(Clockwise from top left) Lisadora, Thriem and villagers of Massar. Pictures by Pranab Bora
Just 35km from Shillong, women of a branch of the Nongsteng clan turn deaf by the time they are 12, an unidentified affliction they have lived with for ages. Some are born deaf. Victims of an unkind system and an uncaring government, they are also often abandoned by their men. In their small community, there are at least 89 of them, old and young.
Massar (Meghalaya)/Guwahati, Dec. 21: “Rkhie, rkhieÖ” go the people, asking her to smile for the camera and she does, smiling the smile of an angel, tiny halo and all. Lisadora is 6. She can hear her people now, the pleas for a smile perhaps drifting to her like a haze that floats through Massar’s misty winter morning. She doesn’t know it, but it’s so important for her to learn her words, her words for smile, for eat, for sleep, for food, love, day, bathroom, for nightÖ and all else she can put in her tiny mind now. And she must learn them well, to then know them without sound, by the shape of the lips of the speaker, for she is a Nongsteng.
In Massar, in the branch of the clan that Lisadora comes from, the women turn deaf by the age of 12 or so. By that measure, she has just about six years to go before her hearing fades to nothing. When she is grown and wedded, all available indications are that her daughters too could be deaf. Her sons could be too, unless lucky, but they are the exception, the women the rule.
They aren’t born like that and nor was Lisadora. Her teachers at the Sarva Siksha Abhiyan (SSA) school in her village got to know that she was hard of hearing only recently, after she turned five. “She wasn’t responding to sounds the way other kids were,” says Barbilous Nongkynrih, her teacher at the SSA School. “Ours is an inclusive school, we have students who can hear and those who cannot,” he says proudly.
People here do the best they can for their deaf. Recently, Teiborlang Wankhar, the 31-year-old headman of Massar, painstakingly put together the chronological details of the deaf here. Including Lisadora in Massar and 63-year-old Thriem Nongsteng in Pomlum, 9km away, he has traced the Nongstengs’ silent generations over 100 years. The situation is such that to people in the area, the Nongstengs are divided in two, Nongsteng sngew and Nongsteng kyllut, that is Nongstengs who can hear and Nongstengs who can’t, says Wankhar. With the deafness often comes the inability to speak. Wankhar’s list puts the number of deaf and mute at 16.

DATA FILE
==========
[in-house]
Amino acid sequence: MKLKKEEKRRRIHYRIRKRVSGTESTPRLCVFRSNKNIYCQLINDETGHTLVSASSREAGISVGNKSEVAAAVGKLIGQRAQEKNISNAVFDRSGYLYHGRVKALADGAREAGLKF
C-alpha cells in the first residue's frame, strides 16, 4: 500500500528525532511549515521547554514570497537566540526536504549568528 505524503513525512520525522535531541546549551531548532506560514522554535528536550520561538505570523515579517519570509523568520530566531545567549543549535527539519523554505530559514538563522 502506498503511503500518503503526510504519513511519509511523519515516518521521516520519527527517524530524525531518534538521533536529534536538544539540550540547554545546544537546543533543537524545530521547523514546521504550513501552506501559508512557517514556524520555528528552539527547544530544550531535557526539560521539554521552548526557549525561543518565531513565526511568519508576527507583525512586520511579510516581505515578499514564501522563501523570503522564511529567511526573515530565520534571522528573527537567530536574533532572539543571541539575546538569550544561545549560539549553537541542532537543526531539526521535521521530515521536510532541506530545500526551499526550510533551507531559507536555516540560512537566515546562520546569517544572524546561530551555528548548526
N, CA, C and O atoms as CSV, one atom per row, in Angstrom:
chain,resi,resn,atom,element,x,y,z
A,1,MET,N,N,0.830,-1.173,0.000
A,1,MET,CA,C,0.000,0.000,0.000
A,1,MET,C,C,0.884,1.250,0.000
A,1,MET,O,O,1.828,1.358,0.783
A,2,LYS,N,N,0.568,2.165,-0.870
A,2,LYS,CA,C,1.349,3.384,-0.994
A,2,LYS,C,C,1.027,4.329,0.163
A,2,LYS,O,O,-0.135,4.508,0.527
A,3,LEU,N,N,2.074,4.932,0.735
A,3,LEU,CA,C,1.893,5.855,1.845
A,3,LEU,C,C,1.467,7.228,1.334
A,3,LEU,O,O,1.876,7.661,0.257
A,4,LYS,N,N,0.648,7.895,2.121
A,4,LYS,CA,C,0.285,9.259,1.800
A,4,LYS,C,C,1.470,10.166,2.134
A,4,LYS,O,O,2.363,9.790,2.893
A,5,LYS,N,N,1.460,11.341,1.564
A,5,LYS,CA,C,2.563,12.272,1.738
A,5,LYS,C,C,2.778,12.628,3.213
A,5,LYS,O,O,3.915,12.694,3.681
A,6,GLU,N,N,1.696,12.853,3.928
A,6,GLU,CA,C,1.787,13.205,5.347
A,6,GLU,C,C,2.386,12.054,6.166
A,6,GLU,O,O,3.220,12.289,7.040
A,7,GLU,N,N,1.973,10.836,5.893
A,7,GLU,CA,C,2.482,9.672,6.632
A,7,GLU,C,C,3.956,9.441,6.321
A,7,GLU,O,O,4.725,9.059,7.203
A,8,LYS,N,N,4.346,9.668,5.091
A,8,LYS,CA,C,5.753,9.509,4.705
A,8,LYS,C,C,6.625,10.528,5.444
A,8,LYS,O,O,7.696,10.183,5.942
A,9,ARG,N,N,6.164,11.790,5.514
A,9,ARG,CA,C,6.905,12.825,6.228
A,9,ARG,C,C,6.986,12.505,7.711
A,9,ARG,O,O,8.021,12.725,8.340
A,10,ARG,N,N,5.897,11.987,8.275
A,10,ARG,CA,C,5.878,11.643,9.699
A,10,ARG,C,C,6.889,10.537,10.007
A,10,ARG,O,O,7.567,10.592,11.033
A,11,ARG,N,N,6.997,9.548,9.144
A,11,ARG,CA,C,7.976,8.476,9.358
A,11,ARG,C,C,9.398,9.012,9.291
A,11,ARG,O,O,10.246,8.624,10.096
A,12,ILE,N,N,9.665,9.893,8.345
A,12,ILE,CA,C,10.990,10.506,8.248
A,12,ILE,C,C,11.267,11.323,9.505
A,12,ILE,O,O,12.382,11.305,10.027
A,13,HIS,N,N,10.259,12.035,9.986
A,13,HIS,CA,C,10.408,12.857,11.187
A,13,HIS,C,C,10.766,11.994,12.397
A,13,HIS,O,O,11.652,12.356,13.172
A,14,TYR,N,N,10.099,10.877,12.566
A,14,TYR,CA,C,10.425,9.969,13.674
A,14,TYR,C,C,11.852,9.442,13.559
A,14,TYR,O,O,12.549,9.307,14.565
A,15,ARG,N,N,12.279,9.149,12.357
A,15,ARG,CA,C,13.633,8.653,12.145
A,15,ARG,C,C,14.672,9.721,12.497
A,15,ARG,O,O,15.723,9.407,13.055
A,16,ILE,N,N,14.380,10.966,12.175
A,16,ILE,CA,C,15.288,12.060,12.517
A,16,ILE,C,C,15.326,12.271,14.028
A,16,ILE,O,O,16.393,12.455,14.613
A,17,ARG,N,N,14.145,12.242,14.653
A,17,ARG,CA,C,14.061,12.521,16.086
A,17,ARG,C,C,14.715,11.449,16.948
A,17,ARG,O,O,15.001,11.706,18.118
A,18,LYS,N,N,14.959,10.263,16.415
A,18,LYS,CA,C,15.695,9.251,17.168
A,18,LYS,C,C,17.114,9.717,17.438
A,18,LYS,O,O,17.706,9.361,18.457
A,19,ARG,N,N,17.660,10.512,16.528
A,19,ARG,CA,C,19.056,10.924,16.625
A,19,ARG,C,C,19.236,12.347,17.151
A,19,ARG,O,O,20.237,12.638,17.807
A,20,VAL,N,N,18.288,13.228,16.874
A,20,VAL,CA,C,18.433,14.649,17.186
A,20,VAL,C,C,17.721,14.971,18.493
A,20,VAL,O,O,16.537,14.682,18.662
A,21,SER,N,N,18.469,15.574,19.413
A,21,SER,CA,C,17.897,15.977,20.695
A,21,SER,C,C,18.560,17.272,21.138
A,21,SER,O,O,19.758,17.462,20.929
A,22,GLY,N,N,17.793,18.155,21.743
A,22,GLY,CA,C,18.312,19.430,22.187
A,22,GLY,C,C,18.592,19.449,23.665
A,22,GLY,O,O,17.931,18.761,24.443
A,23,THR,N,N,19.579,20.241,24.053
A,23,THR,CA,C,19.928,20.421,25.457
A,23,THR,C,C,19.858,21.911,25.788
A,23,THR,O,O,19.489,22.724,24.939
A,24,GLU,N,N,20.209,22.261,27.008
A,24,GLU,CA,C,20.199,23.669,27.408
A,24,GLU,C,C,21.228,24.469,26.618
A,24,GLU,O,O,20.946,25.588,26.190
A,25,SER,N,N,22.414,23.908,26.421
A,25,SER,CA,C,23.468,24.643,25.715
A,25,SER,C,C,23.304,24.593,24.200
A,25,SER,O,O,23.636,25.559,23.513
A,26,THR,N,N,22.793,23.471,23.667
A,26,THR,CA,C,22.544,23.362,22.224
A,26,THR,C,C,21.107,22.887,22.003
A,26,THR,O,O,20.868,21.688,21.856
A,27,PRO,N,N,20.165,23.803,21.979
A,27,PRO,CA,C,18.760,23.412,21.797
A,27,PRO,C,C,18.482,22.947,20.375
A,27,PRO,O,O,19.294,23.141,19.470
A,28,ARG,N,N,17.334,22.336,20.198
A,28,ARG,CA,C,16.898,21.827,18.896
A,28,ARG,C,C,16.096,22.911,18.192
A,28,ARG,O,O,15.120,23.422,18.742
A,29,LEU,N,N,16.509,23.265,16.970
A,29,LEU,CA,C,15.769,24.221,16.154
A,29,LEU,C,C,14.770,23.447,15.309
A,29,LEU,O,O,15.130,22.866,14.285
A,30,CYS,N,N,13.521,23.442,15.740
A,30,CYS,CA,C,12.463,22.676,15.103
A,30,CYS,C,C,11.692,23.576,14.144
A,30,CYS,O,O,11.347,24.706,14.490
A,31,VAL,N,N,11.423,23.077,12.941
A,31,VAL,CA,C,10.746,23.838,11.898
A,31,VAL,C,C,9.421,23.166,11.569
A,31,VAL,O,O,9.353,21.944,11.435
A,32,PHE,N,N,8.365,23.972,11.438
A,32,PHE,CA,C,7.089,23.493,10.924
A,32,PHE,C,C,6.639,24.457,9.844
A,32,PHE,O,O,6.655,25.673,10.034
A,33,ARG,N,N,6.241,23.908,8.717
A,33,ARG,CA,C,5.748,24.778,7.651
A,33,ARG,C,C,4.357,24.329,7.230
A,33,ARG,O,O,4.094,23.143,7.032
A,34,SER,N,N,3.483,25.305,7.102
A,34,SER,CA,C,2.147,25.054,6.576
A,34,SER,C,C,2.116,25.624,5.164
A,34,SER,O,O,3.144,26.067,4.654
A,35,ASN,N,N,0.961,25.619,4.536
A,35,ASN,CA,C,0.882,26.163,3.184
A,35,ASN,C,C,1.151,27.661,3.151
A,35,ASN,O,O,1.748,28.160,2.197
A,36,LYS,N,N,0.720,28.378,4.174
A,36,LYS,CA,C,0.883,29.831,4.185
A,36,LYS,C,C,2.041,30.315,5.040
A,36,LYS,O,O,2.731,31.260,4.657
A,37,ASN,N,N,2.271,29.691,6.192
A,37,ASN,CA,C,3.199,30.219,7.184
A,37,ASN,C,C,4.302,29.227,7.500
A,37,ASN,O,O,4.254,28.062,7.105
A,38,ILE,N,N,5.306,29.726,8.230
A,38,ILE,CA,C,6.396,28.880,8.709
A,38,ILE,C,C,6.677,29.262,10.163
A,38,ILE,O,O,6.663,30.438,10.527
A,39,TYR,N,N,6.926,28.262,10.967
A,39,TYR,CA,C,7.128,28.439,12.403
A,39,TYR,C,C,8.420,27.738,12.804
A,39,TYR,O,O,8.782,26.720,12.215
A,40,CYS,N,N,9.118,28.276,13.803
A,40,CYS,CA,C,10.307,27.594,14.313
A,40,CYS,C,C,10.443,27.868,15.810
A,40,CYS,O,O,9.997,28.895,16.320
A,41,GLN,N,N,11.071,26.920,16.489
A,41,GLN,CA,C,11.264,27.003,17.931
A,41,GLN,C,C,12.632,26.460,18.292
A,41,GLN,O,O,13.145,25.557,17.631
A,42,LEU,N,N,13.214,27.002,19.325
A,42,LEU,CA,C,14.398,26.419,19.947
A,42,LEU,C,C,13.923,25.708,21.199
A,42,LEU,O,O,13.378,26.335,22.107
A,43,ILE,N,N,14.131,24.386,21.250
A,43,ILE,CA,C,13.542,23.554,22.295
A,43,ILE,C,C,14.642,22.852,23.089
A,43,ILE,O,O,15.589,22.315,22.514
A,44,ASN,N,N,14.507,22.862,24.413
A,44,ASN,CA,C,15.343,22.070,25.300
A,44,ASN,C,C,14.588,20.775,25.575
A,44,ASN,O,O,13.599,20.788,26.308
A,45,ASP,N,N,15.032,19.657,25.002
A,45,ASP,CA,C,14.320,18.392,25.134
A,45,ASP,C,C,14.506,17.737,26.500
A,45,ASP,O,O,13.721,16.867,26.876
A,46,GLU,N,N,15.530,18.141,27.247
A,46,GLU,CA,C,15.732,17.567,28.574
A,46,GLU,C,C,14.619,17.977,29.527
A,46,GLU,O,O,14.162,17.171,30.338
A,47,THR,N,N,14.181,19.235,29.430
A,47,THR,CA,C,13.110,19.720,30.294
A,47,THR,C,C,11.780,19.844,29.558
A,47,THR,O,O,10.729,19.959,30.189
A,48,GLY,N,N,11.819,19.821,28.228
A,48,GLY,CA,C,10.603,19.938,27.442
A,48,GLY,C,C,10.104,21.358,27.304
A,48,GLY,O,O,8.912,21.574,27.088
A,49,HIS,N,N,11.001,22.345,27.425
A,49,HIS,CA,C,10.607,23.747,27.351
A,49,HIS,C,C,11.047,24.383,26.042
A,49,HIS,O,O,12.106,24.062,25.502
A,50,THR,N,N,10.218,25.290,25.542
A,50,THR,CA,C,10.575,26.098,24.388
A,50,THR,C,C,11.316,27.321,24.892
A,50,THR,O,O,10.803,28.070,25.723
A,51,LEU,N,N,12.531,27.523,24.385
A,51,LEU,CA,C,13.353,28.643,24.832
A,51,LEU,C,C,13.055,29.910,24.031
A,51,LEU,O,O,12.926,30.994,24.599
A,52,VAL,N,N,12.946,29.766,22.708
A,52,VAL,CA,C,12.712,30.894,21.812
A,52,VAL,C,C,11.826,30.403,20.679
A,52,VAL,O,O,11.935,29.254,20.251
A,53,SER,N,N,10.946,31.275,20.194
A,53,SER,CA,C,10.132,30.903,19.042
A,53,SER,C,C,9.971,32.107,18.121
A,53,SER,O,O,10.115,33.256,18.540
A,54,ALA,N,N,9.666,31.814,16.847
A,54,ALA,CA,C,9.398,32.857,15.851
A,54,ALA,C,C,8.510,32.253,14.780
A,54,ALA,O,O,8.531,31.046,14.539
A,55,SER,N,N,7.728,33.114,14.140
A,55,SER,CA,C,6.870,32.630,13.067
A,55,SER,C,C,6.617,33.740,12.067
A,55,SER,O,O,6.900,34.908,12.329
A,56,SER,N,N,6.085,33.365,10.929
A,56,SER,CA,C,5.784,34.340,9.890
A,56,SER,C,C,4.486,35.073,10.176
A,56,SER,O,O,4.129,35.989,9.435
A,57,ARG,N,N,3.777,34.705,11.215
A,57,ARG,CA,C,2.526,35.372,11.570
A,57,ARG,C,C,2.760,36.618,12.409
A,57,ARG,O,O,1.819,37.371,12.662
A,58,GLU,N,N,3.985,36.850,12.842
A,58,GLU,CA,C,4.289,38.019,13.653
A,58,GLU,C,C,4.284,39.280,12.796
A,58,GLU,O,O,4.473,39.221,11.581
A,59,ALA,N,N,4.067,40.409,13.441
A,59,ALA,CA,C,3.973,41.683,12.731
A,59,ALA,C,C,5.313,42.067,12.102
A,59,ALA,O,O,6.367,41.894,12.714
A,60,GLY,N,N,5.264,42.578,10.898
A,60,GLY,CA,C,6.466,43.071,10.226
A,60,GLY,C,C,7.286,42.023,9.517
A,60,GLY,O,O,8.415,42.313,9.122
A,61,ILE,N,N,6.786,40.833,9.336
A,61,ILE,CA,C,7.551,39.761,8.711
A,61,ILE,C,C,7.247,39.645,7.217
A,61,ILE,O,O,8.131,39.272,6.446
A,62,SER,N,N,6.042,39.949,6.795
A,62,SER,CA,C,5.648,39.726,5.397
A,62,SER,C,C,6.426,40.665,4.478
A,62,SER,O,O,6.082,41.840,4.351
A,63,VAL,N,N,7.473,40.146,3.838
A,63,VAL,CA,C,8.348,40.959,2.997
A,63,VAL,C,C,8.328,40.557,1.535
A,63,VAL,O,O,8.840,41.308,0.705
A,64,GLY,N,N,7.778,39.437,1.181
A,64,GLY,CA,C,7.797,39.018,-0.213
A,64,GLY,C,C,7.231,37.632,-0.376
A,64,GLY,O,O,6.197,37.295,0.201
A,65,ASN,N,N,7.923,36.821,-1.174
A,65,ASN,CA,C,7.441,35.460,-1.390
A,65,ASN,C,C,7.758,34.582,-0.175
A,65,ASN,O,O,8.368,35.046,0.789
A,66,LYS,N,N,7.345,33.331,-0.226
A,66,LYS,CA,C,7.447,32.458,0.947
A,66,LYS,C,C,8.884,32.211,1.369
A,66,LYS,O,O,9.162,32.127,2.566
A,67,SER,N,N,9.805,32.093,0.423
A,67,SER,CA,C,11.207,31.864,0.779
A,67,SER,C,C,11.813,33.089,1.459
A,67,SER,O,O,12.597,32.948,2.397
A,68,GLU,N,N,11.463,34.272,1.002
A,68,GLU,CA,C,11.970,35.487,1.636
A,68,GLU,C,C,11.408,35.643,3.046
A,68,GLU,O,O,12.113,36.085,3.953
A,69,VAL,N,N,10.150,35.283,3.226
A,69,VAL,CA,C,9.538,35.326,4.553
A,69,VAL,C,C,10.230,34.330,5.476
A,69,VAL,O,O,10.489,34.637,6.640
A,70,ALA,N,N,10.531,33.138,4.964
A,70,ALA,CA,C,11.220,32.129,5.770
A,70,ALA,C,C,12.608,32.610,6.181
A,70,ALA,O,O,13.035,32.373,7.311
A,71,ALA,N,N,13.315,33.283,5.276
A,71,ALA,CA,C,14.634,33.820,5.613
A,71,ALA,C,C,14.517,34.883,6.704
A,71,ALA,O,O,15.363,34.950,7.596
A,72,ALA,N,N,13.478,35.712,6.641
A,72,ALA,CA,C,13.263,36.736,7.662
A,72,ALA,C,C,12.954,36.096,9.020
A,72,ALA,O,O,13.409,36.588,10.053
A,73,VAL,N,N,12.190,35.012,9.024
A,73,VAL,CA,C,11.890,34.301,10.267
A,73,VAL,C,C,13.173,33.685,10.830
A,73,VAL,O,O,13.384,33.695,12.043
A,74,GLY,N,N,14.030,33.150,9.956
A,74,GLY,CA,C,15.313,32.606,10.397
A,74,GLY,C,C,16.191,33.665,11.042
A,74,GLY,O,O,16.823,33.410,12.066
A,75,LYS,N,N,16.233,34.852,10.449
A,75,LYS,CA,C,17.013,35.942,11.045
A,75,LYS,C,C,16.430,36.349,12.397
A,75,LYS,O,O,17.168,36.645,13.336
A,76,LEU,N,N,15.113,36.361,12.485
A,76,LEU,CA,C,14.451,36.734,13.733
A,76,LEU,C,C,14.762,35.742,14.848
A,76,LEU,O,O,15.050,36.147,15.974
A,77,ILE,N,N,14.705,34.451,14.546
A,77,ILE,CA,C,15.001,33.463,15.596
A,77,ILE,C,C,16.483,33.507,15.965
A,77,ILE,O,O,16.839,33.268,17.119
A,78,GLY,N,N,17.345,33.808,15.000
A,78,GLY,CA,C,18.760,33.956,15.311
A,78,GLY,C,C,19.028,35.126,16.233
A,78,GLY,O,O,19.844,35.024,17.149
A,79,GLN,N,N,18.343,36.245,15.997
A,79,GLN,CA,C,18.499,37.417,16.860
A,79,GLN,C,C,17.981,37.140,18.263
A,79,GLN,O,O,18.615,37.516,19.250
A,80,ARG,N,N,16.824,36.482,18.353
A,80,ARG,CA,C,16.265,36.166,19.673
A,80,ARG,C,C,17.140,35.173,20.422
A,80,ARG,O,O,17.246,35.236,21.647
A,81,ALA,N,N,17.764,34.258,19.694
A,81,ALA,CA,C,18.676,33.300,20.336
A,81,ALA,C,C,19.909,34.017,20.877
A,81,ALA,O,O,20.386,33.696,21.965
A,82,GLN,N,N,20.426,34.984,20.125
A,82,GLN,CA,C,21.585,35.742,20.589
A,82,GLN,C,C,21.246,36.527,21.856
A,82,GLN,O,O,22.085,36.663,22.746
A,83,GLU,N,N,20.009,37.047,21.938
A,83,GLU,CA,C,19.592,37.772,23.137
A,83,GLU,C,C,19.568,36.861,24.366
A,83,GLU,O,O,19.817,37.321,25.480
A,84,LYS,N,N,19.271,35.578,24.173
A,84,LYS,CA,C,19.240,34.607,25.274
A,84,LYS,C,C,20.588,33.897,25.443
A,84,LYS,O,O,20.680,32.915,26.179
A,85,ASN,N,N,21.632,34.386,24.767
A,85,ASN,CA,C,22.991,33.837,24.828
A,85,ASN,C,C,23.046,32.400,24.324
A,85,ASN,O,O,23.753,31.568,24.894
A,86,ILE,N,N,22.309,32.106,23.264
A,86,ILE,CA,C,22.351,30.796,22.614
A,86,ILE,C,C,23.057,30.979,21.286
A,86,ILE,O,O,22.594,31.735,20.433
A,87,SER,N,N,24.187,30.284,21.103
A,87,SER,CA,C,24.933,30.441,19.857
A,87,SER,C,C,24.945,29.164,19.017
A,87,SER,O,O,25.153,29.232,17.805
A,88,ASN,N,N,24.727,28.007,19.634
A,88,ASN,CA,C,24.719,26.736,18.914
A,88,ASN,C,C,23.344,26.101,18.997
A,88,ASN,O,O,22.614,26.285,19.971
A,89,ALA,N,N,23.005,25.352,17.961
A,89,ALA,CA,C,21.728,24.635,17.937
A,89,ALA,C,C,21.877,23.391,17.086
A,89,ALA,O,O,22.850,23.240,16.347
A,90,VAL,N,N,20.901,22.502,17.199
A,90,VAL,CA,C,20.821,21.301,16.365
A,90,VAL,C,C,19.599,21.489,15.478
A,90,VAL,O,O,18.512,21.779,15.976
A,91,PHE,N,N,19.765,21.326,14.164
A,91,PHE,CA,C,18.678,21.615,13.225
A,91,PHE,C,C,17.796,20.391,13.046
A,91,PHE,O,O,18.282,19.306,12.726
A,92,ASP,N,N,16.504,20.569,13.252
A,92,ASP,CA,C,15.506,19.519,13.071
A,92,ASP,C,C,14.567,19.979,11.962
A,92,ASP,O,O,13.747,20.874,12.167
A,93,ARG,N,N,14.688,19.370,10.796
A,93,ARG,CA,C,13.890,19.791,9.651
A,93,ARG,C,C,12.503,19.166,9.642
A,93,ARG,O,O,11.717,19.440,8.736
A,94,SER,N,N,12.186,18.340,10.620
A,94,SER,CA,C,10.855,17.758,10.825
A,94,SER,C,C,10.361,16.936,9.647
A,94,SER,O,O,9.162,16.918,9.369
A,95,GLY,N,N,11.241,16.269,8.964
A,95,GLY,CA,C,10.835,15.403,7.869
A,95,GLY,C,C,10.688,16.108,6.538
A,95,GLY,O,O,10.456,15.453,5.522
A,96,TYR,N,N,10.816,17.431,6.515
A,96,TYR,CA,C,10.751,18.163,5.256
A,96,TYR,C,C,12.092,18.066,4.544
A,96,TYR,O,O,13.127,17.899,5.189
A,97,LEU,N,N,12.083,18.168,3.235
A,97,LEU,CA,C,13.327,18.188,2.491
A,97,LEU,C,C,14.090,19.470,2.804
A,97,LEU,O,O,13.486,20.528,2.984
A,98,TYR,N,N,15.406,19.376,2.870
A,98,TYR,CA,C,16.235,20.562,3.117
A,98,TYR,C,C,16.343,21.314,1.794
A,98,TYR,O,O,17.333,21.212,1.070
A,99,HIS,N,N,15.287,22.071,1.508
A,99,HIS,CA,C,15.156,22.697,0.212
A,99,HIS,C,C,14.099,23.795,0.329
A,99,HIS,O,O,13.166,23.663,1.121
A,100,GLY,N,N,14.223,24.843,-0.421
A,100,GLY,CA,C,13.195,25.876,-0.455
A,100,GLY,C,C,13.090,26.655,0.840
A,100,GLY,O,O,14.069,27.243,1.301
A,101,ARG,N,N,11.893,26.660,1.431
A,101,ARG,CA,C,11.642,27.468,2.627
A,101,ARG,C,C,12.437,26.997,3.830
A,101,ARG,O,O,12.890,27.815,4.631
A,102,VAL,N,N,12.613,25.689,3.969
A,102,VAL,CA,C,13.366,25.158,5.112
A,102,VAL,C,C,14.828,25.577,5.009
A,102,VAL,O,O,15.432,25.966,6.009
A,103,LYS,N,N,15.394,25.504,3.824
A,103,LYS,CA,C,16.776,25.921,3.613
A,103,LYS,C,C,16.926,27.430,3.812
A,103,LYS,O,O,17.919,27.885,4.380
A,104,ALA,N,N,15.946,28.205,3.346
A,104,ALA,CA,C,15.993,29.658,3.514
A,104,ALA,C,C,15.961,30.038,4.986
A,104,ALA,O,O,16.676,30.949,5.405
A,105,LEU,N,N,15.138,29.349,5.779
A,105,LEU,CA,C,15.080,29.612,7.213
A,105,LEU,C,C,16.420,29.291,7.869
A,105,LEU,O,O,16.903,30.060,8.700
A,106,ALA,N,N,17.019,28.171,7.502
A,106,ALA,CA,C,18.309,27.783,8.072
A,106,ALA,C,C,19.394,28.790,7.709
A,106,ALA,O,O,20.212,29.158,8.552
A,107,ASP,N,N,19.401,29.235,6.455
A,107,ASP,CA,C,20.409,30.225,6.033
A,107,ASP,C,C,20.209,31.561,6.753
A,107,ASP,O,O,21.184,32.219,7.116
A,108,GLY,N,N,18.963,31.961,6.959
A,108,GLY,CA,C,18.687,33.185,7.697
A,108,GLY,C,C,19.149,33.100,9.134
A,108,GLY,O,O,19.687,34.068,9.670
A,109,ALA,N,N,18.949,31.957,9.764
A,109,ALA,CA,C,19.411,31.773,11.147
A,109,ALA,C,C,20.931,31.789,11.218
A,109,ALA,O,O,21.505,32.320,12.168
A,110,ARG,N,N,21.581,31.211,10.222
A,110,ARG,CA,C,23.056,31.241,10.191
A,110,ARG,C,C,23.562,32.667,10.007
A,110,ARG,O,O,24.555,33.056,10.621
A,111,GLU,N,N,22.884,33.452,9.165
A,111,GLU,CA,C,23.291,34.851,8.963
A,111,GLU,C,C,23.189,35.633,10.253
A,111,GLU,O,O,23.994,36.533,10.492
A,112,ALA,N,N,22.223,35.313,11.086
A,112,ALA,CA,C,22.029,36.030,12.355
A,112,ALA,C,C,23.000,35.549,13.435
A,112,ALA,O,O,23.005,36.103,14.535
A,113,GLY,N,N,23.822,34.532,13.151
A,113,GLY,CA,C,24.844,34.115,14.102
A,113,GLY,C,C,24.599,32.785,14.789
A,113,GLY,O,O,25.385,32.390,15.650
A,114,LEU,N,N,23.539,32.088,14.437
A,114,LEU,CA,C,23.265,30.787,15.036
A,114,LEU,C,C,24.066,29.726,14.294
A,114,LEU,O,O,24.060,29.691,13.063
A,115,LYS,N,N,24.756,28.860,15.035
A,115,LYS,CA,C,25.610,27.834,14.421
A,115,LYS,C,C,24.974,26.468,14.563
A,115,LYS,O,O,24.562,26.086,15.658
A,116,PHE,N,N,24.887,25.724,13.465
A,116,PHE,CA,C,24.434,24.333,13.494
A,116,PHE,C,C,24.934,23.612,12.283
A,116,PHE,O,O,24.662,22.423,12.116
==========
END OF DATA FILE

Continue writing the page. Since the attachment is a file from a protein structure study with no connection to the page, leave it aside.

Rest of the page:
“Some women, like Thriem, have married out of Massar and now live in villages such as Pomlum and Lyngkyrdem. Their children, too, are deaf,” says Nongkynrih. In all, there are 89 of them, in various stages of deafness, partial to profound. Thriem remembers that her mother and grandmother too were deaf.
Neither the concept, nor the means for early detection of deafness exist here. The only doctor who has ever visited Massar, in keeping with the promise of the district administration, was not an ENT specialist but an eye specialist, who promised she would come back. She hasn’t so far.
Theirs is a home that lies nestled 35km from Shillong, the capital of Meghalaya. The road that twists and turns through the deep mountains from which the Himalayas will eventually rise in the north, leads to the country’s border with Bangladesh at Dawki southward, forking off from the road that leads to the rain-soaked mountains of Cherrapunjee.
Here, among the deep green woods that lie splashed by occasional bursts of wild purple dahlias, live the deaf women of the Nongsteng clan. These aren’t the widows of Brindavan. These are women often abandoned in their homes by the men whose children they have borne. Huddled on the verandah of an old wooden Khasi home, they wait for us, some 15 of them, some profoundly deaf, some partially, vocalising their thoughts through signs and shrill syllables, remnants in their minds of what they managed to learn when they were little Lisadoras themselves. Some, to survive, have learnt to lip-read; some have floundered.